Originally Posted by floogy
Regarding patching, I meant the patch for the nvidia driver, to compile against the rt-patched kernel, because there appeared several times the version number 9625, and other bizarre names and pathes (but I don't know much about patching and diffs):
You mean that in the patch file the number 9625 appears multiple times? Don't worry about that, these are part of paths to files to patch. Actually the diffs contain 2 paths for each file, an "old" file and a "new" file and the diff itself holds the information of the difference between those.
So if you create a diff file you copy the source of the code you want to patch to another location, modify it there and then run a diff to compare the old and the new version.
Because the patch for 1.0-9625 worked for 1.0-9746 and just needed changes of the line numbers and one little addition I simply used the old patch and modified it, but left the filenames untouched because they don't matter in the end as you will see:
To patch your nVidia driver you have to do the following:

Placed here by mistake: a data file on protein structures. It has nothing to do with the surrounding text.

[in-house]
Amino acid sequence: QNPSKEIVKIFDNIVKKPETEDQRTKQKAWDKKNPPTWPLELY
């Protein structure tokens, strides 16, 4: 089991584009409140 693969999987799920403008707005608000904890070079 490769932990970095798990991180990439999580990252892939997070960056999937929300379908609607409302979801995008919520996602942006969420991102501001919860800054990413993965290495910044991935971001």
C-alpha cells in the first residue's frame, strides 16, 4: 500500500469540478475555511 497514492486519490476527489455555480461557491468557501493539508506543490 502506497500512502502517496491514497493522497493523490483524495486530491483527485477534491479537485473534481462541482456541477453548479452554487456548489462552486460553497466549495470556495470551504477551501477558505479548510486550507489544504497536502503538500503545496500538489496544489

$ ./NVIDIA-Linux-x86_64-1.0-9746-pkg2.run -x
$ cd cd NVIDIA-Linux-x86_64-1.0-9746-pkg2/usr/src/nv
$ patch -p1 < /path/to/patch
You probably did not change your working directory to the usr/src/nv directory of the extracted nVidia driver which will render the patch utility unable to locate the files to patch in this situation.
I could have created a completely new patch which can be run from the extracted nVidia driver directory itself, but because the patch for 1.0-9625 needed to be run from usr/src/nv I decided to only modify the existing patch and don't change the way one has to apply the patch.
Actually I haven't seen any patch for the nvidia driver which was NOT run from inside this directory lately, so I thought "why change something that is common?"...